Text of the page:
March 20, 2014 has been designated World Frog Day (also known as Save the Frogs Day) to coincide with the first day of spring. (The release, a day later, of Muppets Most Wanted, starring perhaps the world’s most famous frog, Kermit, is just a happy coincidence.)
First celebrated in 2009, World Frog Day has become the world’s largest day of amphibian education and conservation action. Many are using this designated day to focus on the worldwide decline in the amphibian population in locations across the globe. Today, one-third of the world’s amphibian species are threatened with extinction. Since 1979, 200 frog species have disappeared completely. This decline in population has been attributed to disease, habitat destruction and modification, climate change, pollution and pesticide use.
In 2013, over 270 events were held as part of Save the Frogs Day in 30 countries around the world.
There is evidence that the frog has been around for 200 million years. Today, there are approximately 5,000 species of frogs in the world from the Wood Frog that freezes and then thaws every winter to the Australian Rocket Frog who can leap over 50 times its own body length. Frogs of one species or another can be found on every continent, with the exception of Antarctica.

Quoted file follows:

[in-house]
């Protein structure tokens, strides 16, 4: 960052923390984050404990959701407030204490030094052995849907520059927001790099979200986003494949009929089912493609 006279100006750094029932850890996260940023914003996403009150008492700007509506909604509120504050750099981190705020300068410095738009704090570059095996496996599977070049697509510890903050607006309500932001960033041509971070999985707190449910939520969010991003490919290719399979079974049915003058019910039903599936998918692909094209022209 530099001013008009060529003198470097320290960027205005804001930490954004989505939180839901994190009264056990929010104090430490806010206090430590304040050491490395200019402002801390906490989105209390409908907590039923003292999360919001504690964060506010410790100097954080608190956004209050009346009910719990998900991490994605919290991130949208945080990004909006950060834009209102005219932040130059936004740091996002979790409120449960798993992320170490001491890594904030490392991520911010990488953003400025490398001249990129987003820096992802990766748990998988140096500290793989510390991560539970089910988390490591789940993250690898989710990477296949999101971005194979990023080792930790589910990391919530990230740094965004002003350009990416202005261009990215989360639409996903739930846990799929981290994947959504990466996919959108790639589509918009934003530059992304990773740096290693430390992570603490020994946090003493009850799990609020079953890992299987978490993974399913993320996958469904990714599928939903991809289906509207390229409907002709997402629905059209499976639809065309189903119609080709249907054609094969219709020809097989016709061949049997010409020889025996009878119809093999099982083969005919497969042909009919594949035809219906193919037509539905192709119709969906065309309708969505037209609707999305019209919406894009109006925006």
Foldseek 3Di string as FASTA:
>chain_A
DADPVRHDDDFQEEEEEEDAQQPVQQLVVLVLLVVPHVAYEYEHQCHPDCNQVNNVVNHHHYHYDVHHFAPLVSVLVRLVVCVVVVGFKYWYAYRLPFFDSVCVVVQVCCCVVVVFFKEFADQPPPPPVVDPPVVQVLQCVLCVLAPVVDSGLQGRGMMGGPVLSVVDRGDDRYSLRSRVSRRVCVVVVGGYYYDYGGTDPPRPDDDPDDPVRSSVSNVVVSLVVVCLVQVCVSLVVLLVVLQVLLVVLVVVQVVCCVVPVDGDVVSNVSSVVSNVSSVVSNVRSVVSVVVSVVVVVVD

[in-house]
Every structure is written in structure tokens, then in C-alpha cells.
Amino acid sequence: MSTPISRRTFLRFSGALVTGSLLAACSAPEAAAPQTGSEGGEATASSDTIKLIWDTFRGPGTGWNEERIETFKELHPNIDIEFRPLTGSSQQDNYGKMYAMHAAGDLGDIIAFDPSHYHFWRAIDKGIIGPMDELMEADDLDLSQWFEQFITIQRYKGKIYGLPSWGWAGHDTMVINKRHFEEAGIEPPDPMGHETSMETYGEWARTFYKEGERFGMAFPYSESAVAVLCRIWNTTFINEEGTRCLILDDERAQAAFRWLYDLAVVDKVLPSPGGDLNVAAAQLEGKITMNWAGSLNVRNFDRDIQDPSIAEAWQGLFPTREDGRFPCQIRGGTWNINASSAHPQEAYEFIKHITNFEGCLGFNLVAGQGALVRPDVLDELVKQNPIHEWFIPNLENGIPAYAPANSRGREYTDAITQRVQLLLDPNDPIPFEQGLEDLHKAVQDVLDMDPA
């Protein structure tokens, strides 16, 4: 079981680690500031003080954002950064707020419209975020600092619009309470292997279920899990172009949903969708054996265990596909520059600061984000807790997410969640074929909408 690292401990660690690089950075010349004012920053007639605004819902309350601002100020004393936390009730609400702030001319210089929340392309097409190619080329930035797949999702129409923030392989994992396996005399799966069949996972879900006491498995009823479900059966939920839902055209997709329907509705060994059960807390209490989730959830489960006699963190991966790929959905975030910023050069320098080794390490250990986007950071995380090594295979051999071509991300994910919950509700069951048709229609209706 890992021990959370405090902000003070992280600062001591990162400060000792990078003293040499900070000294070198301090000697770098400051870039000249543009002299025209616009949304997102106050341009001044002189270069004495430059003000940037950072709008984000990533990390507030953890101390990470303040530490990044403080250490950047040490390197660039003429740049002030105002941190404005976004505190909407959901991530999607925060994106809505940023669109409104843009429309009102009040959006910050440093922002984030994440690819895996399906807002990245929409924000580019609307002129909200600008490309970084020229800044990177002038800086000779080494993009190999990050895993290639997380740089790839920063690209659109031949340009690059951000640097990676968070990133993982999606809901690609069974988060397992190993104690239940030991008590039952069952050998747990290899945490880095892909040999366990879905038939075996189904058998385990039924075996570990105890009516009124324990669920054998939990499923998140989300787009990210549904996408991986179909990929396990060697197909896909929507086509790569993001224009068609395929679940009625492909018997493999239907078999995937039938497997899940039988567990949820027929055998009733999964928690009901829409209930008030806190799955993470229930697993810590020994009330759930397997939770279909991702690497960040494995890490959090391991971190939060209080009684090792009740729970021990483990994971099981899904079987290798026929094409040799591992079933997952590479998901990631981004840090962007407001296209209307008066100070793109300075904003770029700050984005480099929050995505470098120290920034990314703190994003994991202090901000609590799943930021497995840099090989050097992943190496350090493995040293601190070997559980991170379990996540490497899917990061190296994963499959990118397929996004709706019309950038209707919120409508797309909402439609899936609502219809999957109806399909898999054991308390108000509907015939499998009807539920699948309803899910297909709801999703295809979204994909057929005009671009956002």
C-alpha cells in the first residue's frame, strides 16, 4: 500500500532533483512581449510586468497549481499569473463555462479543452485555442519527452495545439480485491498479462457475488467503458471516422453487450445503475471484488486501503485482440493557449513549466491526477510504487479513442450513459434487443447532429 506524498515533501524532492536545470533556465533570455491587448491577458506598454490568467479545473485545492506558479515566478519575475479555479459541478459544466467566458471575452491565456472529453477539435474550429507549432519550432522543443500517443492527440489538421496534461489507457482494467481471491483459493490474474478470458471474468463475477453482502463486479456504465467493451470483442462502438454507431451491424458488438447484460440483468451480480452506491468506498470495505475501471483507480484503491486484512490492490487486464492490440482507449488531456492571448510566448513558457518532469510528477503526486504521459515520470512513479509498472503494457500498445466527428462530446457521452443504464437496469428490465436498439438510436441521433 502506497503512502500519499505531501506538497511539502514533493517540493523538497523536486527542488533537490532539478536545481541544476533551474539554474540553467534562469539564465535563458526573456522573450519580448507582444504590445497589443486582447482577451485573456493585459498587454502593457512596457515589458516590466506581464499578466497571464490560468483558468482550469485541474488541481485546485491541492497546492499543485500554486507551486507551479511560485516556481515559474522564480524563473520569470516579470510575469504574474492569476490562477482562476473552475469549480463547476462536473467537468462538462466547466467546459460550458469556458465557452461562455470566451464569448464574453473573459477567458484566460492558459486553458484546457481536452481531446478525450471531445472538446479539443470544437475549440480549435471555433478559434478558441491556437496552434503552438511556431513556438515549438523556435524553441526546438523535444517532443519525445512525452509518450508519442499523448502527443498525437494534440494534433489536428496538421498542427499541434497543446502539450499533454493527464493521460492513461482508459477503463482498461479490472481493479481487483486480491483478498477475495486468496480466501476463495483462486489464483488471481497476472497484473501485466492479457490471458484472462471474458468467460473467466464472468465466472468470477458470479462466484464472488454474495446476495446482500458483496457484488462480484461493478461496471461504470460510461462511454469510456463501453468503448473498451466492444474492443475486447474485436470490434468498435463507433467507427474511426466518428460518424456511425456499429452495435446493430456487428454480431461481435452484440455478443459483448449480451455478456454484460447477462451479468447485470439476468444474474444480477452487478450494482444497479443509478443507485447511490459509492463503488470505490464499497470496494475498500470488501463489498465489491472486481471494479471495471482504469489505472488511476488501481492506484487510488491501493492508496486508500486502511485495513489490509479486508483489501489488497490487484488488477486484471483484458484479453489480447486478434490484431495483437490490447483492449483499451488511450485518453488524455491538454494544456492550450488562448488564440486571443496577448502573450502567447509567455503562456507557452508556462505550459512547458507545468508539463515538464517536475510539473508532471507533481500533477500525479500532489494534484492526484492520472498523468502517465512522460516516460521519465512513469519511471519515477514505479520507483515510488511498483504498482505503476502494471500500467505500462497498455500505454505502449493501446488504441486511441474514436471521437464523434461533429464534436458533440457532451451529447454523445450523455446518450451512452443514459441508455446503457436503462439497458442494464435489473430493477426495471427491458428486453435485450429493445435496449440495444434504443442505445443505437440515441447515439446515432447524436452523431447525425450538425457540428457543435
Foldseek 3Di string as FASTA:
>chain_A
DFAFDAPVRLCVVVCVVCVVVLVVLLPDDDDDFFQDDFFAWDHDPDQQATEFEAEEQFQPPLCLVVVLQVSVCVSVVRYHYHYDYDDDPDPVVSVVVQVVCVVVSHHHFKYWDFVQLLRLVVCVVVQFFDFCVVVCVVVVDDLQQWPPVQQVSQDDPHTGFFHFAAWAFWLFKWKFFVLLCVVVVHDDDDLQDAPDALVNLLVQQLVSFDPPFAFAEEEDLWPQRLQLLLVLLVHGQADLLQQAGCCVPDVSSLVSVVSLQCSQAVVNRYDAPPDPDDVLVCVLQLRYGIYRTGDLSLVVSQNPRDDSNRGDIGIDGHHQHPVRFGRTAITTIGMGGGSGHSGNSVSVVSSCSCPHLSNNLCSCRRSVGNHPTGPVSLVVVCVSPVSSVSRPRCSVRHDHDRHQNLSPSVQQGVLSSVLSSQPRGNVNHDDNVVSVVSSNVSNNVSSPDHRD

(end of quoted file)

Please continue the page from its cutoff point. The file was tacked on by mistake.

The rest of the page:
How the Frog Helps You
- Tadpoles keep waterways clean by feeding on algae.
- Adult frogs eat large quantities of insects, including those such as mosquitoes that can transmit fatal illnesses to humans.
- Frogs produce a wide array of skin secretions, many of which have the potential to improve human health through their use as pharmaceuticals. (Approximately 10% of Nobel Prizes is Physiology and Medicines have resulted from investigations that used frogs.)
For more information, visit www.savethefrogs.com